Feb 25, 2016
In defiance of popular sentiment and scientific warnings, the European Commission plans to re-approve the use of controversial weedkiller glyphosate, a "probable carcinogen" according to the WHO, for another 15 years, according to a draft regulation (pdf) obtained by Bloomberg BNA.
The herbicide, the key ingredient in Monsanto's Roundup, is already so widely used in Europe that two-thirds of bread loaves sold in Britain contain residue from the toxic chemical, the Guardian reported in 2014.
The announcement of the European Commission's plans, to be voted on at a meeting on March 7th-8th, came on the heels of a report published on Tuesday by the French magazine 60 Millions de Consommateurs, which found traces of glyphosate and other industrial toxins in 5 out of 11 brands of feminine hygiene products.
The Roundup chemical was even discovered in so-called "organic" panty liners made by French feminine product company Organyce. The company has pulled 3,100 boxes of its products from stores in France and Canada "as a precautionary measure" after internal tests confirmed the herbicide's presence in its products, an Organyce spokesperson told the Independent.
The European Commission's plans to approve the toxic chemical followed the EU ombudsman's strong critique (pdf) of the body's regulatory process, which was published just this week. The commission's drafted regulation "flew in the face of a censure of the commission by the EU ombudsman," environmentalists told the Guardian.
The ombudsman, Emily O'Reilly, found that the commission may have been too "lenient in its practices," risking the health of humans, animals, and the planet.
Bloomberg BNA reports:
In a Feb. 22 decision, the Ombudsman said that in some cases the commission granted pesticide approvals through a so-called confirmatory data procedure, under which applicants were asked to provide additional risk assessments and other data on the potential risks of substances, but the commission allowed the approvals anyway while waiting for the additional information.
The Ombudsman said a 1991 EU law on pesticide authorizations (Directive 91/414/EEC) "does not contain an express legal basis" for use of the confirmatory data procedure and by using the procedure the commission may have acted in a way that was "unlawful and contrary to the principles of good administration."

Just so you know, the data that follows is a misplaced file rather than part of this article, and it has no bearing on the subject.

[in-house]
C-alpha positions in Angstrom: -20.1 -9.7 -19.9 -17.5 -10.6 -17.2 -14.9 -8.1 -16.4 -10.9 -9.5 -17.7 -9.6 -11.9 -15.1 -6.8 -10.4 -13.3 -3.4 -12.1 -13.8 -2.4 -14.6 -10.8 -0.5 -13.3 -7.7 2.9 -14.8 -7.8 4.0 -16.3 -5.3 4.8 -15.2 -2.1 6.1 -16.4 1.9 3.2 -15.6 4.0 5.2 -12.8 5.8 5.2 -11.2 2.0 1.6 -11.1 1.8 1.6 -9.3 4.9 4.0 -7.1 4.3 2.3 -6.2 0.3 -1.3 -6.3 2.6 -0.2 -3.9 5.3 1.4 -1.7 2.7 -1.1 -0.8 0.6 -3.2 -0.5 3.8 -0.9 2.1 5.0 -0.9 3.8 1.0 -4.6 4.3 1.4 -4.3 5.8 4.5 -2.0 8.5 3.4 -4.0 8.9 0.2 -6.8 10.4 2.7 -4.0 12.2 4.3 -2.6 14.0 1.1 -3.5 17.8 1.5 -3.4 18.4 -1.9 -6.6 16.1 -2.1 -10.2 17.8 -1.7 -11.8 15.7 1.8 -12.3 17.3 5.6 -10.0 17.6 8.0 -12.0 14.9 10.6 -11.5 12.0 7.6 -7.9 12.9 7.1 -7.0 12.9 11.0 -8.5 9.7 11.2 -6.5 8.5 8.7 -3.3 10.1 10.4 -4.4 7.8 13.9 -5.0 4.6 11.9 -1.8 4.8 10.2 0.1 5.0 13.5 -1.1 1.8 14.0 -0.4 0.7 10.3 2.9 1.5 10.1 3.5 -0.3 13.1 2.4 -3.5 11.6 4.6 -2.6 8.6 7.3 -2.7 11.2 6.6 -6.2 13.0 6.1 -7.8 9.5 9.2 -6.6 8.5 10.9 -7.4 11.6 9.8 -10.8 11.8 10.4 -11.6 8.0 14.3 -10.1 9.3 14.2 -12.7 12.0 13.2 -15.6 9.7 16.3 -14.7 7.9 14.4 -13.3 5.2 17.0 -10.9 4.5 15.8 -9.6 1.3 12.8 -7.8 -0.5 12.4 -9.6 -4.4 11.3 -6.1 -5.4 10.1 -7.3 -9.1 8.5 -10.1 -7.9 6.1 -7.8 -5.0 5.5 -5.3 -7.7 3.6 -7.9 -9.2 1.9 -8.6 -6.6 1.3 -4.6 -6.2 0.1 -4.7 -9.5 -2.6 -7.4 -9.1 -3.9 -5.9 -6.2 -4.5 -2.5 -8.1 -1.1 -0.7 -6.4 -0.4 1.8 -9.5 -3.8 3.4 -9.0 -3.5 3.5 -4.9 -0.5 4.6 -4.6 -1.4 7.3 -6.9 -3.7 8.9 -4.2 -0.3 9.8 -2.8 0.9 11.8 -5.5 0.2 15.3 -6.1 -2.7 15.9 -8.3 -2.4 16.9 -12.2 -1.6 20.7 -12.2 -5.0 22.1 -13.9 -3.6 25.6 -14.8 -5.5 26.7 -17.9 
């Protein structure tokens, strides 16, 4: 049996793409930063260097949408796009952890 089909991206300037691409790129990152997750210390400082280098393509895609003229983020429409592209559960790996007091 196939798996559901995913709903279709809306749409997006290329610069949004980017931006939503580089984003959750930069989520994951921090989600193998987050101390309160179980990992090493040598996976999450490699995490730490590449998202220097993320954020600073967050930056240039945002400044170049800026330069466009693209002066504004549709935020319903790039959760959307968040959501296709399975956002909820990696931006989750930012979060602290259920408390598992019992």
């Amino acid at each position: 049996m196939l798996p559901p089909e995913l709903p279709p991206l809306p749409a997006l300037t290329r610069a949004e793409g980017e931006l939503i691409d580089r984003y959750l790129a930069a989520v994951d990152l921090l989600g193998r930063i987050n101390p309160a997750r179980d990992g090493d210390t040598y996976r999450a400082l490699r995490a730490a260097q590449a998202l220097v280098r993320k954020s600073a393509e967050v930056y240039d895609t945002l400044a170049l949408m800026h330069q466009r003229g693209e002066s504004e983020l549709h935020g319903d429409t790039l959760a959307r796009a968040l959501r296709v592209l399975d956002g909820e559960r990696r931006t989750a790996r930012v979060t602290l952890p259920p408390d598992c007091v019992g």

A 2009 EU regulation on pesticide authorizations (Regulation 1107/2009) that replaced the 1991 directive did include a firmer legal base for the procedure, but the procedure should be used only in "exceptional cases" when likelihood of a pesticide evaluation being changed was "minor," the Ombudsman said.
Pesticide Action Network (PAN), a coalition of over 600 NGOs and institutions around the world working to replace harmful pesticides with ecological alternatives, brought the original complaint about the commission's approval process to the ombudsman.
In a press release on Tuesday, PAN Europe's chemicals coordinator argued that the commission had "let the interests of industry and farmers prevail over the interests of the public in allowing harmful pesticides on the market with data gaps and high risks. This structural violation of the rules implies that the pesticides currently on the market are not safe."
Martin Hausling, the agriculture and public health spokesman for The Greens/European Free Alliance, argued that "[g]iven the serious health concerns and conflicting scientific advice, the commission should be respecting its duty to apply the precautionary principle and not steamrolling through approval of this highly controversial substance."
The commission has agreed to submit a report to demonstrate that it has taken action to make the ombudsman's requested fixes to its approval process in two years--but with its proposed new 15-year lease, glyphosate would not be up for regulatory consideration again until 2031.
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